The books After the Quake and Hotel World each consist of disjointed segments based around an underlying setting. After the Quake is a collection of short stories taking place after the Kobe earthquake, while Hotel World has the semblance of a plot that is played out through separate chapters each focusing on the story of a specific character related to the Global Hotel. Both books use a setting that exists separate from the main plot of the story, and yet that affects the characters’ psyches to drive the plot forward.
Into the Wild, by Jon Krakauer, is a historical account of the life of Chris McCandless and others similar to him. Author Krakauer presents the events of Into the Wild in a nonlinear manner, forgoing chronological recreation of history in favor of a literary style more befitting of a fictional work. This nonlinear style is similar to that featured in the fictional novel Hotel World, by Ali Smith, which is about a cast of women living around the Global Hotel. While the two books differ greatly in their depicted content, they share similar literary organization.
The terrorist attacks of 9/11 changed the way Americans look at airplanes. It was just an average Tuesday, and then all of a sudden everyone was watching the news and seeing two planes crashing into the World Trade Center towers in an obvious attack pattern. Suddenly, ordinary commercial planes entered the public consciousness as terror threats. Every plane that passes overhead seems a potential danger (ironically1, I can hear airplane engines as I type this). I have to wonder if a similar thing happened back in World War II when the Japanese employed the kamikaze planes against the American navy, but I suspect there wasn’t the same effect because of the fact that the fight was out in the Pacific instead of in the country itself. After 9/11, the entertainment industry took a hit in what it could depict as certain things relating to the attack were now taboo or at least limited as to how they can effectively be depicted.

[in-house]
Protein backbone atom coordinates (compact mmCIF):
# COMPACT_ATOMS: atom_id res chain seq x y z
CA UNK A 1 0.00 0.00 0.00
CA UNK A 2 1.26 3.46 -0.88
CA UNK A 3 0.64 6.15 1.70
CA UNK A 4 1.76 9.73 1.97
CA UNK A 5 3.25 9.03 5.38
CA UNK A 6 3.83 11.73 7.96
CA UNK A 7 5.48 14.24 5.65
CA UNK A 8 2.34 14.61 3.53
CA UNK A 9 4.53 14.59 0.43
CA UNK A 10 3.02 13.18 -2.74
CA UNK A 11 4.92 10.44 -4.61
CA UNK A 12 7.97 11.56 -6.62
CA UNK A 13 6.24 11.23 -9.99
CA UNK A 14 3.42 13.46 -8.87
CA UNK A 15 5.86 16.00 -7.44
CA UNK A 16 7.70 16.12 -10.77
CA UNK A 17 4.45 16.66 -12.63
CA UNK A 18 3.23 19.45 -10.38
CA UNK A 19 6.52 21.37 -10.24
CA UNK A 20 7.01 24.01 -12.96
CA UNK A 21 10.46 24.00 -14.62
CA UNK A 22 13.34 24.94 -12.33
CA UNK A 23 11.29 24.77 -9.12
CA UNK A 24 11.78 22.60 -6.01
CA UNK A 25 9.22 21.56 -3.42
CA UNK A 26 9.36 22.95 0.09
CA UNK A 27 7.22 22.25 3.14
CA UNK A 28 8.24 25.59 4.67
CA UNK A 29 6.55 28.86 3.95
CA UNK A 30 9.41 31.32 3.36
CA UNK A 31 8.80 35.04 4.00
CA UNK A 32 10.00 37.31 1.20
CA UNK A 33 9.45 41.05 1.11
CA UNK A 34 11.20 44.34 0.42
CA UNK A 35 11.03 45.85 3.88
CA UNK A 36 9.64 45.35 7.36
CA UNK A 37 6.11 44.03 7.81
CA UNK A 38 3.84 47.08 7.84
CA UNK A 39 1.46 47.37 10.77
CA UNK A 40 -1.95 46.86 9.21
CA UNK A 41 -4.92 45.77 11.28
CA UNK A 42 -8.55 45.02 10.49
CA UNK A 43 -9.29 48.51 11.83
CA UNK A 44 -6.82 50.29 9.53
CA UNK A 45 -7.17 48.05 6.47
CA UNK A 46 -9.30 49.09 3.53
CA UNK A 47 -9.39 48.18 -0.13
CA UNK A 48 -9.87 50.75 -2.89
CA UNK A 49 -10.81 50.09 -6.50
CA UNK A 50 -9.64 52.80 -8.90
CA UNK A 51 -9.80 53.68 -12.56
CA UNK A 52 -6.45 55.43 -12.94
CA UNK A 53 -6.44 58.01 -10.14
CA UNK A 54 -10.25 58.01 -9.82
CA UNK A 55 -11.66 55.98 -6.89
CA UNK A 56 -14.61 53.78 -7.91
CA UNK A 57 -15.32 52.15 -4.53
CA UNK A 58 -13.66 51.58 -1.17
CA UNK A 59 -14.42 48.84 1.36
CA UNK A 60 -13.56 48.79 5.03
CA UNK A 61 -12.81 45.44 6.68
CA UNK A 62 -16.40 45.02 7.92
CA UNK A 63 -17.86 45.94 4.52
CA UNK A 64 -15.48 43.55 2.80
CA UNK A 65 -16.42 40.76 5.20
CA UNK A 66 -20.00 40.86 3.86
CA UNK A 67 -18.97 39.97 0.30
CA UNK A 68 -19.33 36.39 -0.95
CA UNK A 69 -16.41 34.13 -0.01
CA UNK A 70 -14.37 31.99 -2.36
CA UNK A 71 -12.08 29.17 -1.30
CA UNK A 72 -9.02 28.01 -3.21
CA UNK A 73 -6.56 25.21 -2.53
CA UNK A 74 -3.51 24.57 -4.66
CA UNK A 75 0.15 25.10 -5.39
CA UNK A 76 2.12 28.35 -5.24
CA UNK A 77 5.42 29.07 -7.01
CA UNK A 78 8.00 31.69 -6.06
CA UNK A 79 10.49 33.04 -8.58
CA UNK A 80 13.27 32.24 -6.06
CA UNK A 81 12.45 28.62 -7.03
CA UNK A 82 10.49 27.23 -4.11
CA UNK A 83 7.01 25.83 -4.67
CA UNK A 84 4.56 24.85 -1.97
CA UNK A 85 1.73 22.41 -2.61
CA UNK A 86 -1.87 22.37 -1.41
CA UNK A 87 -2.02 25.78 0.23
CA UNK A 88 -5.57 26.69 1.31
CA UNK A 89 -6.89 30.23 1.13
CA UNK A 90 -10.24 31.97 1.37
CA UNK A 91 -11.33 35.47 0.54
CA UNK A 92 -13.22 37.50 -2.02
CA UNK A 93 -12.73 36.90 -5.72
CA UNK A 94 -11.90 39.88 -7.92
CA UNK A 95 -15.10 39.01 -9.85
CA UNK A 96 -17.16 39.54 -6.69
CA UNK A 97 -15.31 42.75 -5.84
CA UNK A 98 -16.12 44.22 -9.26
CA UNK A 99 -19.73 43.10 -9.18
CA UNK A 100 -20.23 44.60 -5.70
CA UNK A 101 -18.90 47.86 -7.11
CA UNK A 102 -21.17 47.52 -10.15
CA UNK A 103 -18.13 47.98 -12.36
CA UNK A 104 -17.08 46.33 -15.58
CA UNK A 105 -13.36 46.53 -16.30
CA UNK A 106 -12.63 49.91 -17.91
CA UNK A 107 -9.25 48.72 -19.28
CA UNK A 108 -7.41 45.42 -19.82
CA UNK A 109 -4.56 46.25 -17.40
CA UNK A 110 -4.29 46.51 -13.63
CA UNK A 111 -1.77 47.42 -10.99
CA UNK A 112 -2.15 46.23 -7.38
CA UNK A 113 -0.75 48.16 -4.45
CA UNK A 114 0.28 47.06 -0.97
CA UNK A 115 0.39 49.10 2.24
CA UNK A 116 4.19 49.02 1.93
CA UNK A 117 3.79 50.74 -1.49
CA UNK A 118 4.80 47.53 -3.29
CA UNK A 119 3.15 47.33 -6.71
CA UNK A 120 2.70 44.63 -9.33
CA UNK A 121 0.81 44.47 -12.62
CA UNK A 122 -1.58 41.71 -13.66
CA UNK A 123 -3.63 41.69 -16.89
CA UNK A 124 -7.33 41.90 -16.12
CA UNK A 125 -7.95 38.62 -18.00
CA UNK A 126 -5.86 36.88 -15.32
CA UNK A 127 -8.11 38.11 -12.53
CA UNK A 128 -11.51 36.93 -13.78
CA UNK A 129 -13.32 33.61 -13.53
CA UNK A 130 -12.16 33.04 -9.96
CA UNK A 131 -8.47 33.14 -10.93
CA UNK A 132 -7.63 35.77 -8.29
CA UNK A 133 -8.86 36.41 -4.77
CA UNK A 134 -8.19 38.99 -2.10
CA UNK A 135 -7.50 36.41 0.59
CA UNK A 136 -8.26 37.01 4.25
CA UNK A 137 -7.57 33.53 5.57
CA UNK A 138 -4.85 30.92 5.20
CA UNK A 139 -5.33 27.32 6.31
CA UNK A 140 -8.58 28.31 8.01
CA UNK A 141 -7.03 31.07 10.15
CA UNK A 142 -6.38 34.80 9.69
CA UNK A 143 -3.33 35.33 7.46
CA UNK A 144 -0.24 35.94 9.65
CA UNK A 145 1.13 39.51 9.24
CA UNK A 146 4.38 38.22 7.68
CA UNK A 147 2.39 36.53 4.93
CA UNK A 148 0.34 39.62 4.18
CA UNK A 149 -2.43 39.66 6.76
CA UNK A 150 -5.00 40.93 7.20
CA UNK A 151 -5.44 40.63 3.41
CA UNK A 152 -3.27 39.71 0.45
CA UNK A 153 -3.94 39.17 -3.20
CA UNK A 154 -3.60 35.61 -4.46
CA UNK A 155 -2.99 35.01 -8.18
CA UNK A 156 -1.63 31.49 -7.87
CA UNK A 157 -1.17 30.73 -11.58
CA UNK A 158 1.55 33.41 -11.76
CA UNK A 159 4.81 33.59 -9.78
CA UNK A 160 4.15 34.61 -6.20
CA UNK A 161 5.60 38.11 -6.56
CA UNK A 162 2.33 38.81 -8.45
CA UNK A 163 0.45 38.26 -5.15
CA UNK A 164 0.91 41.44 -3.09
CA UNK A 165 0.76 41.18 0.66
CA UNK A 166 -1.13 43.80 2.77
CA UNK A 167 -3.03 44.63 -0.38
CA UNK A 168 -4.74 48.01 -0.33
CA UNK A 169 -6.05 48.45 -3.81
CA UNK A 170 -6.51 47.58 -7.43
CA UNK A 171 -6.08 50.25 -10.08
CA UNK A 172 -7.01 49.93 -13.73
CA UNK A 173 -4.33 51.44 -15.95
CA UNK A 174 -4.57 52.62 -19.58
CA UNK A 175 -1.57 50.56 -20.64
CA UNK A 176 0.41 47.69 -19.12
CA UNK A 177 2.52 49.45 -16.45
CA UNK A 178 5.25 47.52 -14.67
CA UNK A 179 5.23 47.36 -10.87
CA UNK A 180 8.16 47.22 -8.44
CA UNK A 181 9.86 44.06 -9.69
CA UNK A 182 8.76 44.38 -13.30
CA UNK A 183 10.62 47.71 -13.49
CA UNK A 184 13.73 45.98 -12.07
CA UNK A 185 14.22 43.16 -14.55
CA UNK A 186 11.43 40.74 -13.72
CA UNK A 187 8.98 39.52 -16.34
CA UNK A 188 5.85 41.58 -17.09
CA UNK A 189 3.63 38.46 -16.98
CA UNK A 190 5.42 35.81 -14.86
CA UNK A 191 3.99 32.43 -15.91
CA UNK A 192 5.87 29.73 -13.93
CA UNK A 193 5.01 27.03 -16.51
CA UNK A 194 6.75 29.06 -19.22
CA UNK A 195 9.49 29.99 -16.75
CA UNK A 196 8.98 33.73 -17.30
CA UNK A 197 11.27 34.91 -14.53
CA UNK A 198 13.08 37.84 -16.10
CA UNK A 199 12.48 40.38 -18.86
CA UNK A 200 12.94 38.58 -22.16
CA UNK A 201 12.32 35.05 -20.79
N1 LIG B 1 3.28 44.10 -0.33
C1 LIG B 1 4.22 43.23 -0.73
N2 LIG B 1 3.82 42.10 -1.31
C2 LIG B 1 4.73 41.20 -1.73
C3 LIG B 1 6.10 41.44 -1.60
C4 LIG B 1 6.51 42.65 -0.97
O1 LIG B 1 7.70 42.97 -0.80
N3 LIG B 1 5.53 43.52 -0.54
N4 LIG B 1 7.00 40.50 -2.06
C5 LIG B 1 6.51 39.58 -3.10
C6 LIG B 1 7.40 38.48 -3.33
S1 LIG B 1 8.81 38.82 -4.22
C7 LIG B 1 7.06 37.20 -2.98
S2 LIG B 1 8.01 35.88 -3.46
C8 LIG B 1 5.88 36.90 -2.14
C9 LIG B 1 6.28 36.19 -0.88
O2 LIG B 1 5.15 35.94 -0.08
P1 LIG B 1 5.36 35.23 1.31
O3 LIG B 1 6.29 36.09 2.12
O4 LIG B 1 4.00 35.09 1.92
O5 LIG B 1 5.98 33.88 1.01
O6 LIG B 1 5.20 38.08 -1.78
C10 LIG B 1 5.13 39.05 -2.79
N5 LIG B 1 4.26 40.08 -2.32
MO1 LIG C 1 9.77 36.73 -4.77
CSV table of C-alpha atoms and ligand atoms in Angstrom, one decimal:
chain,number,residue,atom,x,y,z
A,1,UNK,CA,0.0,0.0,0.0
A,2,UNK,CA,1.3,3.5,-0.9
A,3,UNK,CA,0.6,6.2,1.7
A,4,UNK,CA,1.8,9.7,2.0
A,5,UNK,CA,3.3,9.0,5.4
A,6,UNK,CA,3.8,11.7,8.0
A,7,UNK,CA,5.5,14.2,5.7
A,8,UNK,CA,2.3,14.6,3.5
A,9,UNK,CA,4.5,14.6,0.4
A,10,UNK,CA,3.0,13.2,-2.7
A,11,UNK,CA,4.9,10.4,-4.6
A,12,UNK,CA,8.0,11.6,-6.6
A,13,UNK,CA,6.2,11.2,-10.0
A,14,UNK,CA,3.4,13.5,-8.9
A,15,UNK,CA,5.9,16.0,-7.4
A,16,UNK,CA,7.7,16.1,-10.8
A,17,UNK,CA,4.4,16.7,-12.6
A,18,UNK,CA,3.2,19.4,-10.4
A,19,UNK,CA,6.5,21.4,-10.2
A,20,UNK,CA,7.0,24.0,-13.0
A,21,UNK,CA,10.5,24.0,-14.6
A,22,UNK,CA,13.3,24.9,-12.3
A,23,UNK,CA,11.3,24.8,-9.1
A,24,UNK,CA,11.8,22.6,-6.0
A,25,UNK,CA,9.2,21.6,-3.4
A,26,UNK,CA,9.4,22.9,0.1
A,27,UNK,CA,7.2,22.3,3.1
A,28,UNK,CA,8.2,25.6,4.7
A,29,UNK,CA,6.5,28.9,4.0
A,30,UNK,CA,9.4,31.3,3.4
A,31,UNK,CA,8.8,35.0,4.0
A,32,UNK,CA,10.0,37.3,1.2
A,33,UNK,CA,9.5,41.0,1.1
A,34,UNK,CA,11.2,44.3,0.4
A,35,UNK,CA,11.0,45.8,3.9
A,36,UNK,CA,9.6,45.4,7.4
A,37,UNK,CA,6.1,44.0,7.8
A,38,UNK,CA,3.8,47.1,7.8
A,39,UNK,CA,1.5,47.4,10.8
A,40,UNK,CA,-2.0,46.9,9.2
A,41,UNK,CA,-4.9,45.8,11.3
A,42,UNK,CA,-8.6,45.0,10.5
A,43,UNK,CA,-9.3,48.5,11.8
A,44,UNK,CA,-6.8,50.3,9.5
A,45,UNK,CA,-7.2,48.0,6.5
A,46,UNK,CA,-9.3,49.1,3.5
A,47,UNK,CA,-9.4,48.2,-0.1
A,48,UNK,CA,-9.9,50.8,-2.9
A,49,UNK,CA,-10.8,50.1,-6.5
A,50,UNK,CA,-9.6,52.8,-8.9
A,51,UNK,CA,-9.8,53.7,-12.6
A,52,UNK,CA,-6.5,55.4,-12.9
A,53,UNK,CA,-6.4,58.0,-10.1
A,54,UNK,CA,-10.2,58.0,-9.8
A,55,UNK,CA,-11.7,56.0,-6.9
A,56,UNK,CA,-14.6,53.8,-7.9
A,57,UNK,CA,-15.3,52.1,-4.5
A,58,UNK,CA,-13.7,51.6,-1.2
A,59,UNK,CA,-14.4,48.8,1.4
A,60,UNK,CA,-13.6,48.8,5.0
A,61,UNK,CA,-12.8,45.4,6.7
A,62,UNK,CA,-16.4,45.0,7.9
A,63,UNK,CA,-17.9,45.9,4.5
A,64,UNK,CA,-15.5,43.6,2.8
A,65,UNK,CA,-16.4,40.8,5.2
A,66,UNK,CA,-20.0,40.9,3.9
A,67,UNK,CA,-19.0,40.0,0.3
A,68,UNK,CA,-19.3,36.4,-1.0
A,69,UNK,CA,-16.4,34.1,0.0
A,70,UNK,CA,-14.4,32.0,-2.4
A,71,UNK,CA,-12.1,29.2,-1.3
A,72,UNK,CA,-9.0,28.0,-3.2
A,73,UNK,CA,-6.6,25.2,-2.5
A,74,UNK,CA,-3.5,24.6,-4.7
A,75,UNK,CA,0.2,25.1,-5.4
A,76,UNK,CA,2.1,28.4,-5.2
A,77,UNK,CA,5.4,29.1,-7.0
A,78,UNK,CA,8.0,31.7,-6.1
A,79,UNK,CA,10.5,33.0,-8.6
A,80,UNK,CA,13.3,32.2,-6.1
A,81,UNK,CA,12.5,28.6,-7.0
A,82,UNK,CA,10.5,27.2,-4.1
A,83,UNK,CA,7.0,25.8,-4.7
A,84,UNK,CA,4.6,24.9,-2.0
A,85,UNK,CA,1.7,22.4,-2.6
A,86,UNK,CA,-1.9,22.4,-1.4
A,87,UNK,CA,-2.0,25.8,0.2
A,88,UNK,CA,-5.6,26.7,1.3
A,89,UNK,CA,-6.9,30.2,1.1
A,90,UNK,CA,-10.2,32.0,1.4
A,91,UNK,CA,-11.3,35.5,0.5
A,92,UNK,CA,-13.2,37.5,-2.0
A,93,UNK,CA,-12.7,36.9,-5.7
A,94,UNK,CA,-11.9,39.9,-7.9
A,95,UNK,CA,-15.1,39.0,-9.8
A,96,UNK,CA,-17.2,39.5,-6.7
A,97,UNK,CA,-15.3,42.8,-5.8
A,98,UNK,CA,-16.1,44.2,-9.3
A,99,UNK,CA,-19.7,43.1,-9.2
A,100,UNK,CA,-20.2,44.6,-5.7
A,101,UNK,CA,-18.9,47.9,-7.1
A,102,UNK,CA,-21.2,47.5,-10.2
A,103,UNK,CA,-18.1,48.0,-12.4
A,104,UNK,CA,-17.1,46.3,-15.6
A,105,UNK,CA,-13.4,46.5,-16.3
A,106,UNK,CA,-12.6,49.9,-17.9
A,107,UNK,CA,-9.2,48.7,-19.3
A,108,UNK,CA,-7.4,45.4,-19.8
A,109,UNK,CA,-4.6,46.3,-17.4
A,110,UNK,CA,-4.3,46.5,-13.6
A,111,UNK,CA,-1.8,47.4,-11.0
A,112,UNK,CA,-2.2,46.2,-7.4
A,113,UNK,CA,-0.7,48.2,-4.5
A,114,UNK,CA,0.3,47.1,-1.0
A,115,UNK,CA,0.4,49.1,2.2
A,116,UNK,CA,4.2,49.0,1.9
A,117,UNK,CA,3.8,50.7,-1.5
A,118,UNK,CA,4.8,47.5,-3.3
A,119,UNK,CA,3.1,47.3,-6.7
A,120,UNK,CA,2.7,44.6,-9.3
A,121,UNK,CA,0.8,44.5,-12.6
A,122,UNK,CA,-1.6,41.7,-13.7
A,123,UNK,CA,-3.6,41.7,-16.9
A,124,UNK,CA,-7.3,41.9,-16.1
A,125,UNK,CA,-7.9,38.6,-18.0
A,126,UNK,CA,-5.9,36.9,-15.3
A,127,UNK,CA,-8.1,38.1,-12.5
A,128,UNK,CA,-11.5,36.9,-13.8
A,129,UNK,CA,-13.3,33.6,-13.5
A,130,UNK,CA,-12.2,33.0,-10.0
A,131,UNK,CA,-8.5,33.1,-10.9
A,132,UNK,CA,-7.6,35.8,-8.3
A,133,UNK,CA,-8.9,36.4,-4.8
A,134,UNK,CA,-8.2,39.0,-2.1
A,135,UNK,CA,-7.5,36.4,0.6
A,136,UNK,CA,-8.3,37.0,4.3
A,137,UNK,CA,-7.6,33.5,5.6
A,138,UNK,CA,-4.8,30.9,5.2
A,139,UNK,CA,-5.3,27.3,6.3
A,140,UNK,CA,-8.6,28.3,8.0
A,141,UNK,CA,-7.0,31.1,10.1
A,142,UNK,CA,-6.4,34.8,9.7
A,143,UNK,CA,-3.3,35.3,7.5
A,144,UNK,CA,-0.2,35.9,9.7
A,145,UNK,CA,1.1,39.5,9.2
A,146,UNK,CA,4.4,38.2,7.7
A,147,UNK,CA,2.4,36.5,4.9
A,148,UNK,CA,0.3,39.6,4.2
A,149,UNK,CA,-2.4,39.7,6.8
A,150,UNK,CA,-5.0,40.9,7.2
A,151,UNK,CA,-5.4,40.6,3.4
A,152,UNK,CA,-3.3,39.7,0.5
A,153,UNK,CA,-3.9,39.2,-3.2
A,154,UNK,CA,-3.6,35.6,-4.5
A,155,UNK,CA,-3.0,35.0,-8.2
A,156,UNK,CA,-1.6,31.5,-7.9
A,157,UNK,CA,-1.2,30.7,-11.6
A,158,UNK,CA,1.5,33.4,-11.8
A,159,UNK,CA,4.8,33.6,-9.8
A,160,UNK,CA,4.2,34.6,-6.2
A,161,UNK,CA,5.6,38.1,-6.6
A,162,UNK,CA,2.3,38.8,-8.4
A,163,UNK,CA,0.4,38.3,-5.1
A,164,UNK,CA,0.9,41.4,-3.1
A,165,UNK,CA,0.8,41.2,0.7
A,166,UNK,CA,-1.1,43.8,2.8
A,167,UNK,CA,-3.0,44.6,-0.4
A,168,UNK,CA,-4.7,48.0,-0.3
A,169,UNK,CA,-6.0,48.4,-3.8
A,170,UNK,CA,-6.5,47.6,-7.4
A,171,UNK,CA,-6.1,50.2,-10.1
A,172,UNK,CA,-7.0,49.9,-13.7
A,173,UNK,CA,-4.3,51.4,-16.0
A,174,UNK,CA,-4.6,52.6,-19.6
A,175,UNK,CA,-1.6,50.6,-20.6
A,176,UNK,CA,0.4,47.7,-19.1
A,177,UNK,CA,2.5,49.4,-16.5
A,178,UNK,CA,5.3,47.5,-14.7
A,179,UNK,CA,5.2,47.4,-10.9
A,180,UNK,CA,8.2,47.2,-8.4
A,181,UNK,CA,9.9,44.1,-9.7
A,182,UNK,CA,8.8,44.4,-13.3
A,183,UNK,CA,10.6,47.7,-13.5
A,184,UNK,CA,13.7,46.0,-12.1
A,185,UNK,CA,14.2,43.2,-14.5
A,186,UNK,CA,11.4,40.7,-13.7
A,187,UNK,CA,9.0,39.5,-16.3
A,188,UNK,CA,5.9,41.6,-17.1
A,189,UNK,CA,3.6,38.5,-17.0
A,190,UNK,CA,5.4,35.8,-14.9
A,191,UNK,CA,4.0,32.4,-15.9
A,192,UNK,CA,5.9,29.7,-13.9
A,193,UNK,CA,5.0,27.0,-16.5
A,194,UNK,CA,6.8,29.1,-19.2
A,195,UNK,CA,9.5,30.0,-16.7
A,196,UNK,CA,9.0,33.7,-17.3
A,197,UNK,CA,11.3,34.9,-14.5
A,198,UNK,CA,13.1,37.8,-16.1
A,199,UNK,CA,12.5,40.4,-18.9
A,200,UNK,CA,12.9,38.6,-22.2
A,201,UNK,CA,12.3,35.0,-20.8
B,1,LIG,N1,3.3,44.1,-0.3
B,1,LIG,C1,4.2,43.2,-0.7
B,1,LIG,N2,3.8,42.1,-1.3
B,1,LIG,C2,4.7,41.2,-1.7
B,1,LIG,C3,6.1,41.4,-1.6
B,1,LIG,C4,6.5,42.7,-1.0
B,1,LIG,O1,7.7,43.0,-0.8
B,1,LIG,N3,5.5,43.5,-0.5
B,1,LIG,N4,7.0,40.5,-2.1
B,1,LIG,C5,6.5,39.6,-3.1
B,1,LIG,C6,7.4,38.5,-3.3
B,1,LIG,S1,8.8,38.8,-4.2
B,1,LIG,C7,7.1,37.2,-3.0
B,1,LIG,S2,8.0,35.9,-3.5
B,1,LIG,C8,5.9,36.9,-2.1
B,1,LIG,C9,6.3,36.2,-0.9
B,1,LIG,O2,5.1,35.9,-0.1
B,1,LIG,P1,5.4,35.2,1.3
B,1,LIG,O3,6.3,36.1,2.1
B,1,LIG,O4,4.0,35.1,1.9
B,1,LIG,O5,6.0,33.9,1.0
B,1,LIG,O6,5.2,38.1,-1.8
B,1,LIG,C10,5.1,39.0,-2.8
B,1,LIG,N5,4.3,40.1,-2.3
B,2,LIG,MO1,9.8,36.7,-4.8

Okay, I’ve been watching Buffy the Vampire Slayer, and I’ve had a hard time understanding what the world was supposed to have been like in prehistoric times. Sometimes it seems to be going off of biblical myth, sometimes scientific data, and sometimes its own mythology entirely. Here are the facts they offer, my interpretations, and my fannish compromise in visualizing Buffyverse prehistory.